For The Last Time, Video Games Do Not Cause Violence – Pixelpop News

Welcome to Pixelpop News, a monthly compilation of major gaming stories. Think of it as your one-stop-shop for gaming news, a quick way to get caught up on the biggest stories of the month.

August should’ve been a quiet month for games. Aside from MADDEN 2020, the major releases are still a few months away. But it seems we can’t go four weeks without some sort of scandal, and this month was no different.

So without further adieu, here’s your quick shot of gaming news for August.

Video Games And Violence — This Isn’t News, It’s A Distraction

Because integrity is dead and ignorance lives forever, we’re forced to talk about this again.

In the wake of the recent tragedies in Dayton and El Paso, some have decided to blame video games for the violence. Of course, this ignores the fact that countries all over the world play violent video games without mass shootings happening on a regular basis.

Reggie Fils-Aime, former Nintendo executive, illustrates this point with a useful graph:

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The numbers speak for themselves. (Image courtesy of Vox)

But this is 2019, where everything’s made up and the facts don’t matter. As long as it’s politically convenient to blame video games for violence, politicians will continue to do so. We can only hope that with video games becoming more common, this argument loses steam over time.

If you want more proof that this is just a distraction, check out Josh Littman’s article on video games and violence. Anytime someone tries to spread this nonsense, send them a link to the article.

#BoycottBORDERLANDS3 — 2K did WHAT?!

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Let’s hope they don’t come after us next… (Image courtesy of Gearbox)

In other news, there’s yet another scandal brewing around everyone’s favorite looter shooter.

Youtuber SupMatto reported on leaked information about BORDERLANDS 3, leading to an unprecedented attack by its publisher. In response, some took to Twitter, using #BoycottBORDERLANDS3 to voice their concerns.

I should note that Matto has no connection to Gearbox (the developer) or 2K (the publisher) in any way, shape, or form. There’s no evidence he did anything illegal. Hell, he didn’t even discover the leak. He was just one of many people who reported on it.

Regardless, 2K Games launched a full-on attack against SupMatto and his online career. They submitted numerous copyright claims against his videos and had his Discord server shut down in retaliation.

Now, this may sound terrible (and it is) but it’s also predictable. Game companies can be incredibly petty, and the CEO of Gearbox isn’t exactly known for his maturity. Regardless of any justification, these are common tactics in an industry with minimal regulation and a lack of accountability. The limits of fair use are still a subject of debate, and companies use these vagaries to their advantage.

But this story took a dark turn when, according to Matto, private investigators came knocking on his door.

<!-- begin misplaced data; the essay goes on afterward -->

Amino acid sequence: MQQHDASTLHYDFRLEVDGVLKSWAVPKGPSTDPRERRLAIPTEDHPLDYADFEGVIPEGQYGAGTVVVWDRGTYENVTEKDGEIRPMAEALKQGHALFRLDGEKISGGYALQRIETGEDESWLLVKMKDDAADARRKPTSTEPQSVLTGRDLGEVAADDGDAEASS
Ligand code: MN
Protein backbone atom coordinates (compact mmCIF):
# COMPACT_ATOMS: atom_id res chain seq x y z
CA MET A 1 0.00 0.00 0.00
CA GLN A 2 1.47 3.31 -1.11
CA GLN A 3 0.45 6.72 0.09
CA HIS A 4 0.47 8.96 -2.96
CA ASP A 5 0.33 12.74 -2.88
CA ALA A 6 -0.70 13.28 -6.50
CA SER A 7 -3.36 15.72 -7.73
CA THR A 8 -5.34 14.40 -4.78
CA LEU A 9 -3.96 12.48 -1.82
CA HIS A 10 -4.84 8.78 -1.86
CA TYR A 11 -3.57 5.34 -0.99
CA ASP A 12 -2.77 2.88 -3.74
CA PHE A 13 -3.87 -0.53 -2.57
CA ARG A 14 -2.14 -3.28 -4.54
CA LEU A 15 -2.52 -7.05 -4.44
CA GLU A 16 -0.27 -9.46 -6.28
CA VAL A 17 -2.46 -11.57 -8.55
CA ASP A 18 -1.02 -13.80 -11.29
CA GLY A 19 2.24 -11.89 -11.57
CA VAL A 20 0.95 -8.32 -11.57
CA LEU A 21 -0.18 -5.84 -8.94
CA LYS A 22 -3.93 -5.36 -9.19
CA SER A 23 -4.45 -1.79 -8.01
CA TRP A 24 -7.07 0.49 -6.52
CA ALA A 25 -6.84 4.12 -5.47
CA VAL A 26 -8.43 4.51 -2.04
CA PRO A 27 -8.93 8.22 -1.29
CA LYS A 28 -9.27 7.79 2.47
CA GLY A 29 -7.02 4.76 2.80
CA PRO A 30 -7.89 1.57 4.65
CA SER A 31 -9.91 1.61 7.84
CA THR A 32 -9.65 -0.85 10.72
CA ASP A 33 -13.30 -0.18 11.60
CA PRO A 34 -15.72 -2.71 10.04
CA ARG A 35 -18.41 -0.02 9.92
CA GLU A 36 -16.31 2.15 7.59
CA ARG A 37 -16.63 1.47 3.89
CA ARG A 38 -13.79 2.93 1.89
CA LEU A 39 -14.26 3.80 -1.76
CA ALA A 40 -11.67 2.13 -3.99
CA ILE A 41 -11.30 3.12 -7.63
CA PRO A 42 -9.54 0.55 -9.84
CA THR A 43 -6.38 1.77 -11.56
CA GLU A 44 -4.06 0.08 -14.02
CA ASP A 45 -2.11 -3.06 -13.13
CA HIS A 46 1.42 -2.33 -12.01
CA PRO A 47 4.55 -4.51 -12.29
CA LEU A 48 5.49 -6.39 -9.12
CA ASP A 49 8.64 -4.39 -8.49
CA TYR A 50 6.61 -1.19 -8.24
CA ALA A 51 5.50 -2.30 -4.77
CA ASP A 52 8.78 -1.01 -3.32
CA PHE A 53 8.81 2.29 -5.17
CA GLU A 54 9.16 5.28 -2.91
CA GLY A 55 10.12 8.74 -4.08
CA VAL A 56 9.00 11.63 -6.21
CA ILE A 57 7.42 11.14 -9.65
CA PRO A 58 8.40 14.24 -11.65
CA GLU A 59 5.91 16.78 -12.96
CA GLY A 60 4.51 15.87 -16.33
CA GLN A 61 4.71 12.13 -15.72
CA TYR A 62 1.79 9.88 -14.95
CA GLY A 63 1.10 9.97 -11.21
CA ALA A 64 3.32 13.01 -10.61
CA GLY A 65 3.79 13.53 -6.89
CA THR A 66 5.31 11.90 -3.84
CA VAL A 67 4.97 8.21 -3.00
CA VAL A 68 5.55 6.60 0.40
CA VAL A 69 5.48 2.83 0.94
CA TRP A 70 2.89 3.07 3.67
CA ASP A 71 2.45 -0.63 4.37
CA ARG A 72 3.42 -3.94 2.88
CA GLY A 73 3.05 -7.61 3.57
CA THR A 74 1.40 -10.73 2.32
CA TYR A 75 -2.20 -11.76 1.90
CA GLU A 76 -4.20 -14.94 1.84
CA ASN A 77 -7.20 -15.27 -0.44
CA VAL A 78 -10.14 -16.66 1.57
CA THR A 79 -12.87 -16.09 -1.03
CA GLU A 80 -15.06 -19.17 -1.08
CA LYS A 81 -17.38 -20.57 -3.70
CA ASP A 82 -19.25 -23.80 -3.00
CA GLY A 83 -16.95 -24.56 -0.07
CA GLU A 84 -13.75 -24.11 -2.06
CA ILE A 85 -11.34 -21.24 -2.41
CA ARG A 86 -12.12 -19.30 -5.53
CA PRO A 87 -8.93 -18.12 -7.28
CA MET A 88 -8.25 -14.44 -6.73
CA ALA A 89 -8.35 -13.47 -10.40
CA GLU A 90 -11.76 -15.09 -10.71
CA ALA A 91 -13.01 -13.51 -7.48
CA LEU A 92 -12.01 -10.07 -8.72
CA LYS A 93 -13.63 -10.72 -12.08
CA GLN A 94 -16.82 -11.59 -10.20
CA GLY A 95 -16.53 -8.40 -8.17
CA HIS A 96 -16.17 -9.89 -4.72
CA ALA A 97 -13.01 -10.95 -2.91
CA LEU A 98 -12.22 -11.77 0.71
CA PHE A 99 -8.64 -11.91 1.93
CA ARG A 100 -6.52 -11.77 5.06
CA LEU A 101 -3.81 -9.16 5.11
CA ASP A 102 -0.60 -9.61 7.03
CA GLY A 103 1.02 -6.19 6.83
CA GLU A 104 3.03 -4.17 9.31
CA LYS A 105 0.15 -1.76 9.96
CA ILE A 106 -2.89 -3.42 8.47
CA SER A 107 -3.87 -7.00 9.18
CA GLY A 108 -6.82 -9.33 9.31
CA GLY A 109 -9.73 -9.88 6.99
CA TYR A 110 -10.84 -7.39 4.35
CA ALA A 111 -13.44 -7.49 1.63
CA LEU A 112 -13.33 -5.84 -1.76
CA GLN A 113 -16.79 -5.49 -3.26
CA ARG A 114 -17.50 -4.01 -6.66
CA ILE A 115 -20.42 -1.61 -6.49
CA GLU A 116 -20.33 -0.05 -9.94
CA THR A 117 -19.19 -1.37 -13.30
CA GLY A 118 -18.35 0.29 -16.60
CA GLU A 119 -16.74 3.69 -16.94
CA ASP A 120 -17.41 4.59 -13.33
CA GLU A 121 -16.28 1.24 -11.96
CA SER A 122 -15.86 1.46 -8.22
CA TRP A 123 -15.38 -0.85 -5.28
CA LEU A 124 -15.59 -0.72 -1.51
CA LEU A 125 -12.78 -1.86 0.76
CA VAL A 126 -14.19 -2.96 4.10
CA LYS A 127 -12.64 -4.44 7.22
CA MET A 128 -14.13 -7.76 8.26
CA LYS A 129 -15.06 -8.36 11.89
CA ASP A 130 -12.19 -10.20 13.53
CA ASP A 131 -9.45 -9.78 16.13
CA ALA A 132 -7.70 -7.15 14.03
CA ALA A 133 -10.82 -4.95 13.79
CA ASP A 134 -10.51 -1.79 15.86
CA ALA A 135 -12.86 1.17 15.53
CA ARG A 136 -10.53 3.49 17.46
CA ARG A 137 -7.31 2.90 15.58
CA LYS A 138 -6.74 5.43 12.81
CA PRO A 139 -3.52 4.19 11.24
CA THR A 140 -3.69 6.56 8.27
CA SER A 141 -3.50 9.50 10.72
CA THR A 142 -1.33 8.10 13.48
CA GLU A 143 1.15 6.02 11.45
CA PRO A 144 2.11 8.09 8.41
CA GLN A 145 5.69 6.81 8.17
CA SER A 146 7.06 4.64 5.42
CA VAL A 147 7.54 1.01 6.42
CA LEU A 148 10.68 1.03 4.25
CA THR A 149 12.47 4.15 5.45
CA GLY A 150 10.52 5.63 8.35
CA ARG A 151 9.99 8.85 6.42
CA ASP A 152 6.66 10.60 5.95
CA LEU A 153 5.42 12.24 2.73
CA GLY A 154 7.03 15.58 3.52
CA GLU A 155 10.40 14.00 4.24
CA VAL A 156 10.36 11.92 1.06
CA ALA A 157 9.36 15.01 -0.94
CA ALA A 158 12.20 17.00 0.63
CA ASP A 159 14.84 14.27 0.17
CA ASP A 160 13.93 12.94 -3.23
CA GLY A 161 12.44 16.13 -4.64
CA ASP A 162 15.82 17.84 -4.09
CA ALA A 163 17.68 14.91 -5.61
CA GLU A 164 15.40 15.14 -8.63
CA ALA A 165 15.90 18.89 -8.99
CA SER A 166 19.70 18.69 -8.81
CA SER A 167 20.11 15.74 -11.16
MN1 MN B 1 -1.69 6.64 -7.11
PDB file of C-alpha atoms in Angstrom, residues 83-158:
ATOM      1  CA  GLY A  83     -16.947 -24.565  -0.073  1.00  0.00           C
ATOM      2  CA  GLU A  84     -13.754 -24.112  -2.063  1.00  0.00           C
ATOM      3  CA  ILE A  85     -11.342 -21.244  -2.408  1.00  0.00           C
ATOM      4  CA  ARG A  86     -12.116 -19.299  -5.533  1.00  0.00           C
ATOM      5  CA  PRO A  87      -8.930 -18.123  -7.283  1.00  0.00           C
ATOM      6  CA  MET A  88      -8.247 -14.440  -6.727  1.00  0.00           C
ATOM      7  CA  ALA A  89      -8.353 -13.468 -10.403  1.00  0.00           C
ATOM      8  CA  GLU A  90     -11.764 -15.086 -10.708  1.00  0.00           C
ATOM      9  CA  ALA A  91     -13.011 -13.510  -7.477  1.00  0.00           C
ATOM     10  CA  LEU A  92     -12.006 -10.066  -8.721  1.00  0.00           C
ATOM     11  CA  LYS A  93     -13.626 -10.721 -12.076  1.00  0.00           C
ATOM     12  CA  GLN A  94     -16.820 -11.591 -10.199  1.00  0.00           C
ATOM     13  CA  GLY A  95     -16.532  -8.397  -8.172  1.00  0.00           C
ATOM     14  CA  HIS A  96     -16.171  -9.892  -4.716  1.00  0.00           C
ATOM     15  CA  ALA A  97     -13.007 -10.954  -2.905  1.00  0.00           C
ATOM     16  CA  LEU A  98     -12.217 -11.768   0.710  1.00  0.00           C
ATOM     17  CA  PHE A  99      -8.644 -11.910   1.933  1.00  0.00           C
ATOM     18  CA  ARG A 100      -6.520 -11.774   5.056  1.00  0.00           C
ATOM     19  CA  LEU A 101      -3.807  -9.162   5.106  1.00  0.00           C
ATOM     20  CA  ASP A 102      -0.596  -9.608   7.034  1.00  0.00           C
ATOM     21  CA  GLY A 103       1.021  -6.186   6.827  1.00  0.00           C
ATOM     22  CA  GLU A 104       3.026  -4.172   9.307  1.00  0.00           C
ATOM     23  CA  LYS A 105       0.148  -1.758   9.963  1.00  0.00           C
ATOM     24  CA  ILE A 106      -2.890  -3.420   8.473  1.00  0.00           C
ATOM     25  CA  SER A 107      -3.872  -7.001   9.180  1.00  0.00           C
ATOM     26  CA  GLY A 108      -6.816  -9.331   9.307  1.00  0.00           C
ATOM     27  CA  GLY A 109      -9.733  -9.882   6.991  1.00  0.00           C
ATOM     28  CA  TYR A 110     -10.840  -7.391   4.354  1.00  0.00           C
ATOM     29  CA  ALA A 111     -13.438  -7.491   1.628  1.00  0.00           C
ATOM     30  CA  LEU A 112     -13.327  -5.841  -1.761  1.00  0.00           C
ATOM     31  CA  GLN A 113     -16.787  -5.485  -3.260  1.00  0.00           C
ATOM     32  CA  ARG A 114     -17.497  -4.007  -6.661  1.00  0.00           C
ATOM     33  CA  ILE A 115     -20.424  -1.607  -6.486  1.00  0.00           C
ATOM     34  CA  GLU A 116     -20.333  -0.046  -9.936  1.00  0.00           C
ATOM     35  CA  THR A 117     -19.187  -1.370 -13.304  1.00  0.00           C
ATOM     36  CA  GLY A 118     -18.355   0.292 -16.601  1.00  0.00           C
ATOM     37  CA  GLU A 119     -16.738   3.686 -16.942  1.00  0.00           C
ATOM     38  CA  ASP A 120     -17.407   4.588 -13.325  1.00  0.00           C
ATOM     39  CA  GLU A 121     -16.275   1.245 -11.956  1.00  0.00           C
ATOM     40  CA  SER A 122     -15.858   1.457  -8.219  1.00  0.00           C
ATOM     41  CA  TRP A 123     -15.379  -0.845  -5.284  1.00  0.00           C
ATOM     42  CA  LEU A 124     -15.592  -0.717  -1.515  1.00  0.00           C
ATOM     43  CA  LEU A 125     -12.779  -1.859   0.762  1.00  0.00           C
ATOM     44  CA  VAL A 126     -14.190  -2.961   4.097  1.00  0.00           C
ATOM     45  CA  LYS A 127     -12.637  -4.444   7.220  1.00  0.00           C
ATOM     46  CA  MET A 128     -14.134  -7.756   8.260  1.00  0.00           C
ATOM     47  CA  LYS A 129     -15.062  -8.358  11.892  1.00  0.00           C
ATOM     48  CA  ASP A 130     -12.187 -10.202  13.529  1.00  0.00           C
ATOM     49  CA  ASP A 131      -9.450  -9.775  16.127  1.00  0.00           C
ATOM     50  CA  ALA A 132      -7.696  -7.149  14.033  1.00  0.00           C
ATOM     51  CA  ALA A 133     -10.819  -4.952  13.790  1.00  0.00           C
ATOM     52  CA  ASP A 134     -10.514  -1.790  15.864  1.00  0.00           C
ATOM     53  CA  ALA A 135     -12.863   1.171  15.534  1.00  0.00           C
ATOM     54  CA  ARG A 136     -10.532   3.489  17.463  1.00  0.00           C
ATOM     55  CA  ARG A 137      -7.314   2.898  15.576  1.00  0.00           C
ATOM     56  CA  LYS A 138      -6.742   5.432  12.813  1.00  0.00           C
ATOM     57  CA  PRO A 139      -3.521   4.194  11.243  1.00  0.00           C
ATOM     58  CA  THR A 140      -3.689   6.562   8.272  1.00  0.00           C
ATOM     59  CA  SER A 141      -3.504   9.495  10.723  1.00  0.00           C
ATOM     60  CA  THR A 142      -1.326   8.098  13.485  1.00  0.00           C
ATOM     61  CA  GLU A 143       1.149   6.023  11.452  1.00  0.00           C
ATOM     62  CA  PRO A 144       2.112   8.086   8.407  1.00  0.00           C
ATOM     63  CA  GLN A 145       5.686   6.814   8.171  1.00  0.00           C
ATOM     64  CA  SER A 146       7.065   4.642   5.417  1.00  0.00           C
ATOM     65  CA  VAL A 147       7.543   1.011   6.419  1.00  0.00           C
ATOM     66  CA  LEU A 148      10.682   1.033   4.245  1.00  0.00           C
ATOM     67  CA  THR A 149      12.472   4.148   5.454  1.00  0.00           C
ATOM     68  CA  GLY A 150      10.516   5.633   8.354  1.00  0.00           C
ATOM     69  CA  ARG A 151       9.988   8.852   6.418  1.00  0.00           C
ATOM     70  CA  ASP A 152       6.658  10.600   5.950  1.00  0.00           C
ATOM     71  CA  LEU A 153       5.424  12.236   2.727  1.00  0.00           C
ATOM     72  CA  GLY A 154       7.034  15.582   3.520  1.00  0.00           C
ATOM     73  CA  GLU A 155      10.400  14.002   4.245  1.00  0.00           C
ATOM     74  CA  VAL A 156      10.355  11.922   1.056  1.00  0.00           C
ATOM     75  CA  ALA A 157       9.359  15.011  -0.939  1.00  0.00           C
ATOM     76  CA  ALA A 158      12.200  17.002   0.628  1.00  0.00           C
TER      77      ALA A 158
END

Wait, What?

That’s right, a multi-million dollar corporation doxxed a random person and sent strangers to his home. Needless to say, this is pretty intimidating.

According to 2K, SupMatto committed illegal acts but 2K didn’t elaborate any further. They also point to a pattern of Matto revealing BORDERLANDS information weeks before it’s officially announced. How he gets his info is anybody’s guess, but is it illegal to report on leaks?

Regardless of the details, many view 2K’s actions as a step too far. It’s hard not to feel like they’re “punching down” on this Youtuber when they could be focusing on how this info was leaked in the first place.

Console Companies Reform Rules on Lootboxes — Finally Some Good News

Image courtesy of Blizzard Activision.

Now for a bit of good news. Nintendo, Microsoft, and Sony will soon require developers to disclose the odds of winning items in paid loot boxes.

Over the past few years, loot boxes have become a pervasive issue in video games. Many fear that games are being built around aggressive monetization, encouraging tedious gameplay and a lack of content to goad players into spending more money. Others point to the similarity between loot boxes and gambling, and find the entire practice unethical.

As of now, most games featuring loot boxes hide the odds of winning valuable items. This vagueness encourages players (especially children) to spend more, even if their chance of winning is astronomically slim.

According to recent reports, several major companies are joining the party, committing to loot box transparency. This includes Epic Games, the developers of the wildly popular FORTNITE. With all these companies signing on, this could be a real game-changer.

Regardless of your stance on loot boxes, clarity is always a good thing. Does this solve the issue at large? Not at all, but it’s a step in the right direction, and sometimes that’s all you can hope for.

The Wrap Up

So yeah, August was a bit of a mess. But if there’s one thing I learned this month, it’s that no matter how cynical this industry gets, it can still surprise you. If you were to tell me last month that the biggest gaming companies would pledge to make loot boxes more transparent, I would’ve laughed in disbelief.

I guess the moral here is to hold out hope. Sure, boycotts may not work and politicians may trash talk our favorite hobby, but change doesn’t happen overnight. I still think this industry is worth fighting for, and even the slightest glimmer of positive change makes me hopeful for the future.

But what do you guys think? How was your August? Let us know in the comments!